The international workshop “Feminism and Theory in the Arab World” (March 18–19, 2016) aimed at strengthening the cooperation and exchange not only between gender scholars in Switzerland and their counterparts in the Arabic-speaking countries, but also between Arab researchers themselves. The six speakers presented research on five Arabic-speaking countries in North Africa and the Middle East, while extended panel discussions on both days of the workshop brought the speakers into dialogue with each other and with researchers from Switzerland. The workshop was jointly organized by the Institute of Asian and Oriental Studies, the URPP Asia and Europe, and the Swiss Society for Gender Studies.
The first day of the workshop opened with welcoming, introductory remarks by the head of the Institute of Asian and Oriental Studies (IAOS) Angelika Malinar, as well as the workshop’s organizers, Bettina Dennerlein and Yasmine Berriane. Malinar stressed how interplay between the global entanglements of feminist concerns and their local contexts was vitally important to feminist scholars and activists. Dennerlein and Berriane highlighted that it was impossible to separate feminist theory from political feminism. Instead, the workshop intended to examine the relevance of theory in a climate of political upheaval in the Arab world and, by the use of theory, go beyond the ideological fault lines in the field.
As the workshop’s first speaker, Marnia Lazreg (City University of New York) introduced her concept of the “median space” for Arab feminism, which she laid out with reference to the situation of women in Algeria. The median space in the conception of Lazreg would mark the convergence of feminist theory and the actual empowerment of Arab women. Lazreg’s concern was especially how to reclaim the value of freedom for Arab feminists against a form of cultural relativism which was used to deny Arab women equality with women in Western countries. Sketching the unequal relationship between feminist movements in the West and in the Middle East, she described the emergence of Arab feminism as a derivative discourse, serving first as a projection for Western feminists’ universalist claims and later being relegated into the realm of cultural difference. The remedy would be for Arab feminists to improve on Western gender theory by adapting it to their local concerns.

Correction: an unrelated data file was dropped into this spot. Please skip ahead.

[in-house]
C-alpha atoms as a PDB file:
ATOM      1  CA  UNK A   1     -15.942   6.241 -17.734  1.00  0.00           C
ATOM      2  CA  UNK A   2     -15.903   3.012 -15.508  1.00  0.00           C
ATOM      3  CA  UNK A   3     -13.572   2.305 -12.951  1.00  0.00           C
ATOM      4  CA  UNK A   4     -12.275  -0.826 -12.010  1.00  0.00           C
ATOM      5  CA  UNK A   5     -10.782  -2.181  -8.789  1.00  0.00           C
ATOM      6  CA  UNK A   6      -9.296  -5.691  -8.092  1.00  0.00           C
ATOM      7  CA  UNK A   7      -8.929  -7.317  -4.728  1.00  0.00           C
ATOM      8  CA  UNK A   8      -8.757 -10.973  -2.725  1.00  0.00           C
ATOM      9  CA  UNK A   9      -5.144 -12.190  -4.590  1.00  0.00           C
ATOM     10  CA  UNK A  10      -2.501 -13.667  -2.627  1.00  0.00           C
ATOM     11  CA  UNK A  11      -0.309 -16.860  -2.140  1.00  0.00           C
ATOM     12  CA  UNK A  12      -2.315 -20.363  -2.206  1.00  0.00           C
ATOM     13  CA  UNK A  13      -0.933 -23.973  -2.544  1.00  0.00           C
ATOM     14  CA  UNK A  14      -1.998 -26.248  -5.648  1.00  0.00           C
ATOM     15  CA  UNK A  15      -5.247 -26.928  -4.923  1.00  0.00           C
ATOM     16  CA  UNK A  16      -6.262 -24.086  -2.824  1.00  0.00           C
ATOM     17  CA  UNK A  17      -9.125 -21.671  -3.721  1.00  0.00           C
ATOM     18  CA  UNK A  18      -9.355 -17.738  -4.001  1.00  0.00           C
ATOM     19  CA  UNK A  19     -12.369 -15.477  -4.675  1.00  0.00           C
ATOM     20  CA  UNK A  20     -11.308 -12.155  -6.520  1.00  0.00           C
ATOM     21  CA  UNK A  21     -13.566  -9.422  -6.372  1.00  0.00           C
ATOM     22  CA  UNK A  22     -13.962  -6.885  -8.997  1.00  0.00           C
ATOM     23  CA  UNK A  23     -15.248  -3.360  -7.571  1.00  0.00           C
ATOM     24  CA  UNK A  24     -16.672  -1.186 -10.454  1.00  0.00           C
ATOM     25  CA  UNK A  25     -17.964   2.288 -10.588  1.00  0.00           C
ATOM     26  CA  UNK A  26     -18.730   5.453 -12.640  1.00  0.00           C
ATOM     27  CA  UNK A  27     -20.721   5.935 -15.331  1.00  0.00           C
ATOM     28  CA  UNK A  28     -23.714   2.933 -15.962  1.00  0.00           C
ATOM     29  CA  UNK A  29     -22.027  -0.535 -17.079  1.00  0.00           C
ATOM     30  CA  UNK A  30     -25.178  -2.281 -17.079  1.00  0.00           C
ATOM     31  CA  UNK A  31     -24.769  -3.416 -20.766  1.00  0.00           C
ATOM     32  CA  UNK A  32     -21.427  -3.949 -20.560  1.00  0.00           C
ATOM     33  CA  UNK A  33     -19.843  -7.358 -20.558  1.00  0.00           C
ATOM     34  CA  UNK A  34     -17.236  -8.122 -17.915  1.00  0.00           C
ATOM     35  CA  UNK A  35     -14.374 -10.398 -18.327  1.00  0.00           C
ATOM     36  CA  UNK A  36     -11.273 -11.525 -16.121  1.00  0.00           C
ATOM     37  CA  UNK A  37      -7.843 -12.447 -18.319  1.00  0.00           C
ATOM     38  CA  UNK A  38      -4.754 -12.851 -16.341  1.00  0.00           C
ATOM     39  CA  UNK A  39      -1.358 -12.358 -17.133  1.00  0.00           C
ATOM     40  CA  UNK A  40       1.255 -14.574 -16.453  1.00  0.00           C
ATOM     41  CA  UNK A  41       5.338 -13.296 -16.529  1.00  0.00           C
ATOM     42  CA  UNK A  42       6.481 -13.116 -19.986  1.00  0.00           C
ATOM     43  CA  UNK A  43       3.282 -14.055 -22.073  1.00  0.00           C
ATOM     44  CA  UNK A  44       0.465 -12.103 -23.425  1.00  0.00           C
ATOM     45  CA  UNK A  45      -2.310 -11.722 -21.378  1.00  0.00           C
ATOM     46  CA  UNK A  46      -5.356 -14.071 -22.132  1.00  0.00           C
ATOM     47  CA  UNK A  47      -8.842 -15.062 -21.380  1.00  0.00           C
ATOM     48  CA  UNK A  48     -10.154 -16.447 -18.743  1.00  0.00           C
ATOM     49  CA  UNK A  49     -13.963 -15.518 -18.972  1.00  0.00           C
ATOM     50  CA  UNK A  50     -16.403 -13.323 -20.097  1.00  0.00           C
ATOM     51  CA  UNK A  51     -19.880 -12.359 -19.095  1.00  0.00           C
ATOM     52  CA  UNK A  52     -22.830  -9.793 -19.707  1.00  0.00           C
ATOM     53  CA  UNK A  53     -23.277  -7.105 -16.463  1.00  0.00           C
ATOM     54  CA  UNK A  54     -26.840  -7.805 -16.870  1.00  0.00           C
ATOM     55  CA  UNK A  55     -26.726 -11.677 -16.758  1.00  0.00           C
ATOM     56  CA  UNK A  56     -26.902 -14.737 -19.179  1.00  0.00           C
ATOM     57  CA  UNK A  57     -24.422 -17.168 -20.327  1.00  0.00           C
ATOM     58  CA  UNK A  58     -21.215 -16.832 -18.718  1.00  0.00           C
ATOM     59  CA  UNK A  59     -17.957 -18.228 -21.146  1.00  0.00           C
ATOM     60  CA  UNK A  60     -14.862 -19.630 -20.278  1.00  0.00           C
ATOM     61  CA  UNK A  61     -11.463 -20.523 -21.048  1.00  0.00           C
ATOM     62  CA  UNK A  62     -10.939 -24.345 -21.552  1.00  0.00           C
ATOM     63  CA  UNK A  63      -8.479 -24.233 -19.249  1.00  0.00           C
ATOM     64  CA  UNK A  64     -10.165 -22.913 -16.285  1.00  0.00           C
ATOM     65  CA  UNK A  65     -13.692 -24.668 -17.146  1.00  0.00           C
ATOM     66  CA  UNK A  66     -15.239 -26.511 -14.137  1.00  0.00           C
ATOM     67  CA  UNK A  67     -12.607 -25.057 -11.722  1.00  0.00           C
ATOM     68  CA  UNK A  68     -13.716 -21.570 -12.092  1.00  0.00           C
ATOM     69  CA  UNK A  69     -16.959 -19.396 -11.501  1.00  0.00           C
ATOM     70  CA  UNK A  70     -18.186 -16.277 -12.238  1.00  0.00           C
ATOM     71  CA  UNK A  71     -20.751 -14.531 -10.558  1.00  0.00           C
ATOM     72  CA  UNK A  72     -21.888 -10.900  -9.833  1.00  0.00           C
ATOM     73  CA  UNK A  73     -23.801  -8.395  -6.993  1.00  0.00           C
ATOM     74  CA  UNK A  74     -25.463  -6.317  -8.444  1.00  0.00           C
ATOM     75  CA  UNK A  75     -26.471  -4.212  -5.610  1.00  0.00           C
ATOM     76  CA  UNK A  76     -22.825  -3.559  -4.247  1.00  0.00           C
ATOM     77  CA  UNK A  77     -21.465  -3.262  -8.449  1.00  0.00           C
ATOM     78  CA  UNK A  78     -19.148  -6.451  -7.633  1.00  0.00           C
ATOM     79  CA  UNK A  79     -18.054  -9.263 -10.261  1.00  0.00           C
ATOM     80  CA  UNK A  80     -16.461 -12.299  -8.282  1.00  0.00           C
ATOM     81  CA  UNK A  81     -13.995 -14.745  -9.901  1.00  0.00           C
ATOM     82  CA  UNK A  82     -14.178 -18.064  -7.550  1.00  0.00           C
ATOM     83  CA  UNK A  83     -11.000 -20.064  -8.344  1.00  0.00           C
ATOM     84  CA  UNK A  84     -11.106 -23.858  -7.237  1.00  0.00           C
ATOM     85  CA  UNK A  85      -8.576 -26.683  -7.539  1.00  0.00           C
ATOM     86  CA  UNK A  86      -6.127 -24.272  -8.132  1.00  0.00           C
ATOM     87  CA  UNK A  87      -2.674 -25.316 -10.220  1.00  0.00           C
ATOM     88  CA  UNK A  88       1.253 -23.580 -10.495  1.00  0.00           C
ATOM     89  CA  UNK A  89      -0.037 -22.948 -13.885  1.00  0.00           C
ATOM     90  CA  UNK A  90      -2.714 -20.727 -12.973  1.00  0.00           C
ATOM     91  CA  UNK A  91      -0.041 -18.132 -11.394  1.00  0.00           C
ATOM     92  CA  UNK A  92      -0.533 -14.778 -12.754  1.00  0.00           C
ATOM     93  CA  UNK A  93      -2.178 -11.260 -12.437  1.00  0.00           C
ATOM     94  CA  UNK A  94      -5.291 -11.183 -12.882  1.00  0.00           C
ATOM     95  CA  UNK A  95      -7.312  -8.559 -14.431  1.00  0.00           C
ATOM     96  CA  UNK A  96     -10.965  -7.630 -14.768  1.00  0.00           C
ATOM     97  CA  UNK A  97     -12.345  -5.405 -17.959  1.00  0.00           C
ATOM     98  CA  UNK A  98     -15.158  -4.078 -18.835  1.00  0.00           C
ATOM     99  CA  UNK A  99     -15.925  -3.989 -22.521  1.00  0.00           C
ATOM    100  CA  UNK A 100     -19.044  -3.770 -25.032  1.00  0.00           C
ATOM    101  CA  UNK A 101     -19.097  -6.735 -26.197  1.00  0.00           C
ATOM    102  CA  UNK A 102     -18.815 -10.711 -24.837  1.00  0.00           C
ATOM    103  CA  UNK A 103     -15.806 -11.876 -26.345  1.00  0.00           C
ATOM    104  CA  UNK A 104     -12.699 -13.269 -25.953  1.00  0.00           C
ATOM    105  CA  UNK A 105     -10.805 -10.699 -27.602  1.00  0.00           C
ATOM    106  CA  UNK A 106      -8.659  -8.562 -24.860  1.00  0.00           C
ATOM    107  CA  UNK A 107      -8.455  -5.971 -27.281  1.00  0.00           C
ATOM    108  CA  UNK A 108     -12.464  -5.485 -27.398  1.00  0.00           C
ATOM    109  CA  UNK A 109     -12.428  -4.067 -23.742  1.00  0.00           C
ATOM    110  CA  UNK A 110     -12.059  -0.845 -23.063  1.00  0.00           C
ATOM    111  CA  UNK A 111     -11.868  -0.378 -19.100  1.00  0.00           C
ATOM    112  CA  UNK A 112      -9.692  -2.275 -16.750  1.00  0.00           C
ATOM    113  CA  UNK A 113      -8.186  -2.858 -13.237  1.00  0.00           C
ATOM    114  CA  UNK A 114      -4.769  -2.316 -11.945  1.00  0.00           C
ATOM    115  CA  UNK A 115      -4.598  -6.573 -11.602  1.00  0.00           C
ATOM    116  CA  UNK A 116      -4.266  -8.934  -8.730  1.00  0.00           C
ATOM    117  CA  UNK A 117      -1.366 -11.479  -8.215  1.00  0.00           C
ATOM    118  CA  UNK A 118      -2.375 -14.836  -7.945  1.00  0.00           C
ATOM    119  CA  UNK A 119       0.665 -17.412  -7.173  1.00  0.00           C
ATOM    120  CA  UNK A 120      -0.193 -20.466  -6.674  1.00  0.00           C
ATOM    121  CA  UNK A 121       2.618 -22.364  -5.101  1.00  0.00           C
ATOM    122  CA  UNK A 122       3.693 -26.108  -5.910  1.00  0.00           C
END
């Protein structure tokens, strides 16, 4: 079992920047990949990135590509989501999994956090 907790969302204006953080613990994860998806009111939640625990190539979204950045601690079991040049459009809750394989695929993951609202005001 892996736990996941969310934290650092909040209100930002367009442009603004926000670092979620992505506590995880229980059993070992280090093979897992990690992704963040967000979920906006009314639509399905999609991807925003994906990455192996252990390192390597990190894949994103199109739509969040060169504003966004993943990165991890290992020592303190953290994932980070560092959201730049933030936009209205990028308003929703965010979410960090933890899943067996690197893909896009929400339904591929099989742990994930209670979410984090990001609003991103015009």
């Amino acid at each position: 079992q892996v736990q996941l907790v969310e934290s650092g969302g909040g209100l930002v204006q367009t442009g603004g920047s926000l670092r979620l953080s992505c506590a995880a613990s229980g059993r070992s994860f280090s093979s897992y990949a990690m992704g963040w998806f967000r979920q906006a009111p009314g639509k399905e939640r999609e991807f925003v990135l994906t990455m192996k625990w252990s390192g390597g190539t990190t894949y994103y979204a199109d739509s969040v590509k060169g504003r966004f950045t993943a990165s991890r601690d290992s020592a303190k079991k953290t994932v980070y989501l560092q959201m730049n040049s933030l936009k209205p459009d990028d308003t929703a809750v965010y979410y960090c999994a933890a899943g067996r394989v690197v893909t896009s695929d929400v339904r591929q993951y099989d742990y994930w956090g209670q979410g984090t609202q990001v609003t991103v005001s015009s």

Feminism between the Arab World and Switzerland
The next speaker was Fatima Sadiqi (University of Fez), who also taught as a visiting researcher at the IAOS in the 2016 fall semester. Sadiqi described the situation of feminism in Morocco between the two extremes of Westernist secularism and resurgent Islamism. She envisaged feminist concerns as having to occupy a center position, bridging the antagonism and contributing to the creation of an egalitarian society in Morocco. The third speaker was Amel Grami (Manouba University), who approached feminist concerns from another direction and addressed the phenomenon of male feminism in Tunisia. She detected two main trends in male support for the feminist movement: men who see their support for the women’s movement as part of modernism and progressivism and others who detect a chance of achieving social justice and even redefining traditional masculinity. As the first day’s final speaker, Zeina Zaatari (UC Davis) addressed feminism in Lebanon, identifying intersectionality as being at the heart of the most recent struggle for women’s rights. In states preoccupied with the “war on terror,” spaces for women are curtailed and citizenship rights have become a daily concern. What is necessary, according to Zaatari, is thus mutual awareness and cooperation between different civil society actors against various forms of discrimination.